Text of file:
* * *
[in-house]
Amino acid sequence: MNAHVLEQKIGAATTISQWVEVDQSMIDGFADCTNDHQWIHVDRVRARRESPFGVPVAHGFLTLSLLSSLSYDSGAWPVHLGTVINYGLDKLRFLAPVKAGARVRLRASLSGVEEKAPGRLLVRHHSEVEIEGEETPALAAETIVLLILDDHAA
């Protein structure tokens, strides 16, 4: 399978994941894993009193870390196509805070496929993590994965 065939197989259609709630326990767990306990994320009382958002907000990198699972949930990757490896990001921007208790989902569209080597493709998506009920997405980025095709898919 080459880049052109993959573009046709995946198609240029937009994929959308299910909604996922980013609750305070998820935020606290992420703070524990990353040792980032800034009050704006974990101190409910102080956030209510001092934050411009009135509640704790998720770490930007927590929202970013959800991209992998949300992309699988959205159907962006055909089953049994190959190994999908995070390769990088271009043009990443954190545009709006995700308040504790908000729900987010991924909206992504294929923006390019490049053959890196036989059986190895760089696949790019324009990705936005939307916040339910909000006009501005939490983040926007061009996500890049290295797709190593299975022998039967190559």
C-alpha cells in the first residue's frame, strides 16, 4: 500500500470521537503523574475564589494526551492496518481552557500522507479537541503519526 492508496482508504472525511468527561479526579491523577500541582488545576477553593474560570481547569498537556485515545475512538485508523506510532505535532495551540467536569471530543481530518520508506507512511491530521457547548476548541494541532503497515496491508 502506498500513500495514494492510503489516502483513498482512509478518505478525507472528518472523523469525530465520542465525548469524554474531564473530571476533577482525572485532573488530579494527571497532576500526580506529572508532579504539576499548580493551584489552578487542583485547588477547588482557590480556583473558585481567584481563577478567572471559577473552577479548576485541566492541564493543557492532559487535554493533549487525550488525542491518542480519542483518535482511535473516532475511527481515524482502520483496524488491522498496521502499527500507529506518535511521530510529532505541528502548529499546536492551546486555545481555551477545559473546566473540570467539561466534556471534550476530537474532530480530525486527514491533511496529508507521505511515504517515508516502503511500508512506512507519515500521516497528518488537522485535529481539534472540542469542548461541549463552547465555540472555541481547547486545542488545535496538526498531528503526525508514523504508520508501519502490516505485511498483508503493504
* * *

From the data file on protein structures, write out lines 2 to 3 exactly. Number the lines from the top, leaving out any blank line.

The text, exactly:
Amino acid sequence: MNAHVLEQKIGAATTISQWVEVDQSMIDGFADCTNDHQWIHVDRVRARRESPFGVPVAHGFLTLSLLSSLSYDSGAWPVHLGTVINYGLDKLRFLAPVKAGARVRLRASLSGVEEKAPGRLLVRHHSEVEIEGEETPALAAETIVLLILDDHAA
């Protein structure tokens, strides 16, 4: 399978994941894993009193870390196509805070496929993590994965 065939197989259609709630326990767990306990994320009382958002907000990198699972949930990757490896990001921007208790989902569209080597493709998506009920997405980025095709898919 080459880049052109993959573009046709995946198609240029937009994929959308299910909604996922980013609750305070998820935020606290992420703070524990990353040792980032800034009050704006974990101190409910102080956030209510001092934050411009009135509640704790998720770490930007927590929202970013959800991209992998949300992309699988959205159907962006055909089953049994190959190994999908995070390769990088271009043009990443954190545009709006995700308040504790908000729900987010991924909206992504294929923006390019490049053959890196036989059986190895760089696949790019324009990705936005939307916040339910909000006009501005939490983040926007061009996500890049290295797709190593299975022998039967190559």